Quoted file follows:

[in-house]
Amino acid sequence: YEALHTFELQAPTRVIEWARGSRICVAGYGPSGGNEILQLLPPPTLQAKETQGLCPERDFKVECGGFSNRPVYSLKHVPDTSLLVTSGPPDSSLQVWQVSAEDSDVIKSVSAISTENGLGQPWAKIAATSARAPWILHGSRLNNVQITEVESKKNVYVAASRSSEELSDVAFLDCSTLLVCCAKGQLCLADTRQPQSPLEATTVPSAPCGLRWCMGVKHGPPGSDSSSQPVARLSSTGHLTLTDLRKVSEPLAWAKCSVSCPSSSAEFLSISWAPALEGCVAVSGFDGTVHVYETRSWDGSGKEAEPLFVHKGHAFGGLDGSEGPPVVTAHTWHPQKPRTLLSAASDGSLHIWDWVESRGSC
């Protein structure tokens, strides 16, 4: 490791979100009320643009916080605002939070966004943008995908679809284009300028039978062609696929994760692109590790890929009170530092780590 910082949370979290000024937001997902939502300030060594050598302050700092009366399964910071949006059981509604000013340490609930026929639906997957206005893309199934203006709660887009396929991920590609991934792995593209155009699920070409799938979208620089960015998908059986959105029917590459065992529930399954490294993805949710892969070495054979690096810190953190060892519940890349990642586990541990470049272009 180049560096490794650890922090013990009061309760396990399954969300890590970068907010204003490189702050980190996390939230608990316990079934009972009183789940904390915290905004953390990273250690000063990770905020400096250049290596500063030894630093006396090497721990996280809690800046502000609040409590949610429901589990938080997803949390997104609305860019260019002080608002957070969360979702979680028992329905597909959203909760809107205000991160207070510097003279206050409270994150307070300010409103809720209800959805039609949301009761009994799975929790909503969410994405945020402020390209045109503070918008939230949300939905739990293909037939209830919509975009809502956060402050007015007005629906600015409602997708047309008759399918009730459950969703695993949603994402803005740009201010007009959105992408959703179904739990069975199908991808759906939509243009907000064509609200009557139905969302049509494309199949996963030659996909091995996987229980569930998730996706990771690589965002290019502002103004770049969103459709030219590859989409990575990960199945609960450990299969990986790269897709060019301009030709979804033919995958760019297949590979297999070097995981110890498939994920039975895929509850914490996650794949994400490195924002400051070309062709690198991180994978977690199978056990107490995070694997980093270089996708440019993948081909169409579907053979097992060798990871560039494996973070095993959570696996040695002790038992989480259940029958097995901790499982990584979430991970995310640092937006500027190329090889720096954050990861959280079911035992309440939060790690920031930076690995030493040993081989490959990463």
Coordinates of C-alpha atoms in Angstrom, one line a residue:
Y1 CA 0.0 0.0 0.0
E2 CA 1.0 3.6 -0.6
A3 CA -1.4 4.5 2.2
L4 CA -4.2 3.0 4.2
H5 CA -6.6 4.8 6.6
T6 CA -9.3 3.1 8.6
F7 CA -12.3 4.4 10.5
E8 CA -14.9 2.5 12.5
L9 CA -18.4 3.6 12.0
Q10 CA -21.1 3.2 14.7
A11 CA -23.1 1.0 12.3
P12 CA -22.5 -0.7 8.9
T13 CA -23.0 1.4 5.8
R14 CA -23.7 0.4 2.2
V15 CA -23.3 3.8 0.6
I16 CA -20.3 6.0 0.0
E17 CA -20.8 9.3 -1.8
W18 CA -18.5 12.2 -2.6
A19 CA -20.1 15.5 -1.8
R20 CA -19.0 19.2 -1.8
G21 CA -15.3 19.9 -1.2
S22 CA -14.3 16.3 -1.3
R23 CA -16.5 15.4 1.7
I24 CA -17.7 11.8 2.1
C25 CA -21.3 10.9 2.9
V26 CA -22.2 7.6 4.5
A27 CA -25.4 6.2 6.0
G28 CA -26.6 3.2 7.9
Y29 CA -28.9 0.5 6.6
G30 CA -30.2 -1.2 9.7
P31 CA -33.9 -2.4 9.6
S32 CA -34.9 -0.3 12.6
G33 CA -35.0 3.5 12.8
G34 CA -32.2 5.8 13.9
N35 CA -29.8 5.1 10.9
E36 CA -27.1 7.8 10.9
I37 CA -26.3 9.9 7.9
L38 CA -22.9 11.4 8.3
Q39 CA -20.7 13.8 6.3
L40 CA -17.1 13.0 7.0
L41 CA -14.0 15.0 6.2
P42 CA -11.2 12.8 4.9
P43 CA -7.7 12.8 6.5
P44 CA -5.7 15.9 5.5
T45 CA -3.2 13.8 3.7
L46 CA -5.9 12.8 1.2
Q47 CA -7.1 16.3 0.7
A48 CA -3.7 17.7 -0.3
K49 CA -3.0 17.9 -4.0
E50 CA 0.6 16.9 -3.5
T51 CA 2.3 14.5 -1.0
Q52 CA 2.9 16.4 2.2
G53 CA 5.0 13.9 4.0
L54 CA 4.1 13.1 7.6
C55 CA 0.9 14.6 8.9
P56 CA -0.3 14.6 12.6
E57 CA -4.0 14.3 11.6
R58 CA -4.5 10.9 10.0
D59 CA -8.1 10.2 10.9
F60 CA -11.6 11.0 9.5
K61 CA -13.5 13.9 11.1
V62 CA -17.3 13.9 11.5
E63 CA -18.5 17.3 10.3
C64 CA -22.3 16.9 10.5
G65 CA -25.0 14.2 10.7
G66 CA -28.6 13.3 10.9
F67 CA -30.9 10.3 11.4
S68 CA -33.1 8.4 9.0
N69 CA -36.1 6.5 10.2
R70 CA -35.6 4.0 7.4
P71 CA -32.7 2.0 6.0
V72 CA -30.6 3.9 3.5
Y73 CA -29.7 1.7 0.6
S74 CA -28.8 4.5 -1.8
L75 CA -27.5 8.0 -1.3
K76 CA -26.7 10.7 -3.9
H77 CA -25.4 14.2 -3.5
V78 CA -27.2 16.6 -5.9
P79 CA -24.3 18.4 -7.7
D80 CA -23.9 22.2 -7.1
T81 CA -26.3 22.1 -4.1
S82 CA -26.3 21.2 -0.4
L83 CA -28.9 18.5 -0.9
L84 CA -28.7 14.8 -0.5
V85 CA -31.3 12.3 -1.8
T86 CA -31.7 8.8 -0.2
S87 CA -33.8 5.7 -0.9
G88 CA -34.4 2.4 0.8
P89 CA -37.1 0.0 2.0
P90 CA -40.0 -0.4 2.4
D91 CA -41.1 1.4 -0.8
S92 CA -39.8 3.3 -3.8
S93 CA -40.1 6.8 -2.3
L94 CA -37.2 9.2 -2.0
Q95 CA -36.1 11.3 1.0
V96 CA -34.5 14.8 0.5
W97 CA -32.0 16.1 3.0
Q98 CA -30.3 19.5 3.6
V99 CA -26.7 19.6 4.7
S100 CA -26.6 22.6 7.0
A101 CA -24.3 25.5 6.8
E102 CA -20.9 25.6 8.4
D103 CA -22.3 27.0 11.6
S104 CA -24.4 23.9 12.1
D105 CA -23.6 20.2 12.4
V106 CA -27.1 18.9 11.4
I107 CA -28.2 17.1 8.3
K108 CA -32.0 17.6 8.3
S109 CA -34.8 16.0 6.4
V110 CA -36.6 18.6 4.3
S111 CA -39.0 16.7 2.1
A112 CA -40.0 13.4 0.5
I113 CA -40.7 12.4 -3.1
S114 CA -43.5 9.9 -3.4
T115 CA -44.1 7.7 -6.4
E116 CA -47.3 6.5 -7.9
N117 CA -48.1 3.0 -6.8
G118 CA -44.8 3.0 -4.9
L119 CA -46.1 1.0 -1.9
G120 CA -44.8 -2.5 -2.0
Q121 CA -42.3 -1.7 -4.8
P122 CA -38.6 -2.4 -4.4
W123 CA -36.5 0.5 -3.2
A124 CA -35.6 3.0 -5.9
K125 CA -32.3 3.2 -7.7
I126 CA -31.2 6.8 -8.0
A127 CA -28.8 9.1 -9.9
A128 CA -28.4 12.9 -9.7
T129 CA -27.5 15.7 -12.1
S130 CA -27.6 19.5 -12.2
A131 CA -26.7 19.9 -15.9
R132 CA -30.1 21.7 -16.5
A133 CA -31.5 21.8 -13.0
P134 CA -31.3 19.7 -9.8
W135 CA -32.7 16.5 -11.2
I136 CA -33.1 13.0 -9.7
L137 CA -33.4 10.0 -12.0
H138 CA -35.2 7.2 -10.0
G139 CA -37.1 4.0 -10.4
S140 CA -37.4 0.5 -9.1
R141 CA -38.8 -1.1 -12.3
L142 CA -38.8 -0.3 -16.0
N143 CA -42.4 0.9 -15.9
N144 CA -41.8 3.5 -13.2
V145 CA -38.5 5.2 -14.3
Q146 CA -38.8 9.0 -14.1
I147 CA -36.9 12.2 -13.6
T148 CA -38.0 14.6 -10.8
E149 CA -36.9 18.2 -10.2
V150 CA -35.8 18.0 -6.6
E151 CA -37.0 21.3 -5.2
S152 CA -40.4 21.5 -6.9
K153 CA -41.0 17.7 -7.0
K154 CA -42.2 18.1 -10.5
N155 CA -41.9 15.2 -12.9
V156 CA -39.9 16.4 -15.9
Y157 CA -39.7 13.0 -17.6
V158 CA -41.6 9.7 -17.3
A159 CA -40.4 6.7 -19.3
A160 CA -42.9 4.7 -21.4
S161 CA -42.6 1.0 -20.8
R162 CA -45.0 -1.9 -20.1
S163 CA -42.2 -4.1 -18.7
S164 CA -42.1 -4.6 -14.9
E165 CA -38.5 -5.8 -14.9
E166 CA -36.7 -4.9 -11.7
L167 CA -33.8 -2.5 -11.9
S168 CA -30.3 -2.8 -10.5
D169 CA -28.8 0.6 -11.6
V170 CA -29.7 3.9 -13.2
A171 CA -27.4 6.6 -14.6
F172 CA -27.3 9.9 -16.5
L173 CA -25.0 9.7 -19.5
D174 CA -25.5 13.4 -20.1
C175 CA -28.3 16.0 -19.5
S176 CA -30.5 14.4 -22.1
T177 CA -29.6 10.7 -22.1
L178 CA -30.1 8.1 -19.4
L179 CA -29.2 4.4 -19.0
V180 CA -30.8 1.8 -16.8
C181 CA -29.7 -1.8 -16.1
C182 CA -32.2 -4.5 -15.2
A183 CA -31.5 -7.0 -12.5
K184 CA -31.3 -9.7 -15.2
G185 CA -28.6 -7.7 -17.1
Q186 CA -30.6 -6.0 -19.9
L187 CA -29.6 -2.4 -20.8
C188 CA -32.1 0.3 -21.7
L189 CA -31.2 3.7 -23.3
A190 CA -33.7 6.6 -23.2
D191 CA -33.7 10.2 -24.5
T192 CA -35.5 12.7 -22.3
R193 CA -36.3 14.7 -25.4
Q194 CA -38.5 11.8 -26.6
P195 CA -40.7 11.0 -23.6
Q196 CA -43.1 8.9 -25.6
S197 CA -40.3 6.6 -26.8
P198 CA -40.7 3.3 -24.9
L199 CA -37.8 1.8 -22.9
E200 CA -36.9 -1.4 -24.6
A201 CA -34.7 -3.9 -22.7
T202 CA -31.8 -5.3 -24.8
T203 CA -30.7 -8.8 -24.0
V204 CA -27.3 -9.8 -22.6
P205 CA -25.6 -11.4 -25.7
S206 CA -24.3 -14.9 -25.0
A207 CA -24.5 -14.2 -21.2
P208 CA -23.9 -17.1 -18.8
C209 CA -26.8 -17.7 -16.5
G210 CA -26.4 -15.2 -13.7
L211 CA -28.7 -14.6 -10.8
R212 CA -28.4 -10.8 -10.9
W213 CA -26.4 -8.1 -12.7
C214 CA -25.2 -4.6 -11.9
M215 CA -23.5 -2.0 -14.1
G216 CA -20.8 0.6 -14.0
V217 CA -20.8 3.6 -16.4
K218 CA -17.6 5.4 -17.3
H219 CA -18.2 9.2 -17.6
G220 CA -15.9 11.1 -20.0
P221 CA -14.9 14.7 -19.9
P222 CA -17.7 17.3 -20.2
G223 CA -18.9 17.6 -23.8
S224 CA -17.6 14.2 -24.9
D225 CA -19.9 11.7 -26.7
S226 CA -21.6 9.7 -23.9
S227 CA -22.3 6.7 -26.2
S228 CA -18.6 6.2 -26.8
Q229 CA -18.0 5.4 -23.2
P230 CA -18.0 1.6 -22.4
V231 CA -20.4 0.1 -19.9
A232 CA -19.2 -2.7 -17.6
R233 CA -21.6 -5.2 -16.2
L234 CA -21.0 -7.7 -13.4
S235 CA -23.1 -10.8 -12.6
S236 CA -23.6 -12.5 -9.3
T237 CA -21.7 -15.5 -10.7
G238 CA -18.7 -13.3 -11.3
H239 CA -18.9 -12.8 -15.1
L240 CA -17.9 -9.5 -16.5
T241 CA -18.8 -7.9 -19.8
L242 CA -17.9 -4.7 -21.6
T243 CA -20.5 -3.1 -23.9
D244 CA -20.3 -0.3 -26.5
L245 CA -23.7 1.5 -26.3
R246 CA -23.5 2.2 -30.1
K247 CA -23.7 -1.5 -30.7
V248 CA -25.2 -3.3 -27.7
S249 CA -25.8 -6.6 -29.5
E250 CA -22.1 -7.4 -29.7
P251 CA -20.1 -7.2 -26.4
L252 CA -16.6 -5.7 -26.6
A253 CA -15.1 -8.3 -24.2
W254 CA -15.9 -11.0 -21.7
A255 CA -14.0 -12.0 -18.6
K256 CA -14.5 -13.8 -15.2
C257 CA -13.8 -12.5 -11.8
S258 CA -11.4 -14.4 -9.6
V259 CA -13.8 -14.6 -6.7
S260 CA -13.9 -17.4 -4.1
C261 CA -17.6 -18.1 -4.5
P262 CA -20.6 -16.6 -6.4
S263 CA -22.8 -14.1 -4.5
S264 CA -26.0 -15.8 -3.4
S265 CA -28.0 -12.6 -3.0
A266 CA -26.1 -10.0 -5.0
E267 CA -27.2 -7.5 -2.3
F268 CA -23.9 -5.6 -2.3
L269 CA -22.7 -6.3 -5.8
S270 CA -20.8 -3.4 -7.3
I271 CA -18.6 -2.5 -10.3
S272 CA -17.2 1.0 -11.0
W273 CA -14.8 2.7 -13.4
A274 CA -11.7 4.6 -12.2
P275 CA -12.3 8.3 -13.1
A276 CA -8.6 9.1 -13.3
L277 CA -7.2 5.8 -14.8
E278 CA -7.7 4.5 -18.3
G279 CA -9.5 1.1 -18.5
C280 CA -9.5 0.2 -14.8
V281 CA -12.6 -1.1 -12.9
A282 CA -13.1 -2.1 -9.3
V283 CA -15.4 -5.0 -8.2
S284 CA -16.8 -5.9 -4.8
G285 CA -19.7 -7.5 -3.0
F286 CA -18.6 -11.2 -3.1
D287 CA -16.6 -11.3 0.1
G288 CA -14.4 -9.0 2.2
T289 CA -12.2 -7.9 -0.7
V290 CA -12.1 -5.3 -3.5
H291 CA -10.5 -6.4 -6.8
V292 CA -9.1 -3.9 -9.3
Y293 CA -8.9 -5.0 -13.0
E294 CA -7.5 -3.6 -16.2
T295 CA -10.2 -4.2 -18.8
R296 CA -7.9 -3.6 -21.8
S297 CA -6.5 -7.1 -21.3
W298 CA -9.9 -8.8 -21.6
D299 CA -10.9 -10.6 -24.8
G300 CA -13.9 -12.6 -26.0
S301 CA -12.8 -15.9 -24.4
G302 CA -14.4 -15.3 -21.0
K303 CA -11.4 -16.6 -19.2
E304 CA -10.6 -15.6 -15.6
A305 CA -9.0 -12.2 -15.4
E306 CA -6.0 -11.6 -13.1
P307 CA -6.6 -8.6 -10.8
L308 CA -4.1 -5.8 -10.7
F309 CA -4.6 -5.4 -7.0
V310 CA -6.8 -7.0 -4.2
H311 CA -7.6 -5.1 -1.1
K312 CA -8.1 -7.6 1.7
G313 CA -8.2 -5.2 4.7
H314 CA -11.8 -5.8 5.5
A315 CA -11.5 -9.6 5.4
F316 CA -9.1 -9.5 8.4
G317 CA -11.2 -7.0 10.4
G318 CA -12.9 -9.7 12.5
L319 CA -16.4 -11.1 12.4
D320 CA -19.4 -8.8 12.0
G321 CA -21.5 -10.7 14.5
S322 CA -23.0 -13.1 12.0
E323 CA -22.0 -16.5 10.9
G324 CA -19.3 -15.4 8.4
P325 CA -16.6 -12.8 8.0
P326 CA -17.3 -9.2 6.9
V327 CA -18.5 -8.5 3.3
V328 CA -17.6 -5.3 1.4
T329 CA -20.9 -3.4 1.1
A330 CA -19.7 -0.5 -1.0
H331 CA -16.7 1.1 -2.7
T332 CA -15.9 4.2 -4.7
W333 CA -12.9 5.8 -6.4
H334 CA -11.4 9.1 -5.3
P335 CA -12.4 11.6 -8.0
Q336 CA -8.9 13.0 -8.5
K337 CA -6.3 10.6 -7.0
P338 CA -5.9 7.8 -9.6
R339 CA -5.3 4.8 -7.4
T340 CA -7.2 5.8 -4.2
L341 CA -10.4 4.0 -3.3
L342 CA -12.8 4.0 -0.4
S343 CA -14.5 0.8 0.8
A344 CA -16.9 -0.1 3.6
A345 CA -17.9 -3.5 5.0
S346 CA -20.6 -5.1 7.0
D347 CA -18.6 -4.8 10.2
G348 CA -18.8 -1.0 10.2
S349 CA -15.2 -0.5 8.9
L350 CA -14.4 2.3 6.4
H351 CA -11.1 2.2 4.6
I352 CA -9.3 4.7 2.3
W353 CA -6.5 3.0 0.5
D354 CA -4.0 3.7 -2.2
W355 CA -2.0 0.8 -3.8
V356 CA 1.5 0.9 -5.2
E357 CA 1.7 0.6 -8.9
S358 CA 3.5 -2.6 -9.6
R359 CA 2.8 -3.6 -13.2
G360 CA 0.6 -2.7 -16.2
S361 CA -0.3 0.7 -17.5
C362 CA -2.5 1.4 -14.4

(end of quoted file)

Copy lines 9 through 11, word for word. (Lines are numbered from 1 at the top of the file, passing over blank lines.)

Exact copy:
H5 CA -6.6 4.8 6.6
T6 CA -9.3 3.1 8.6
F7 CA -12.3 4.4 10.5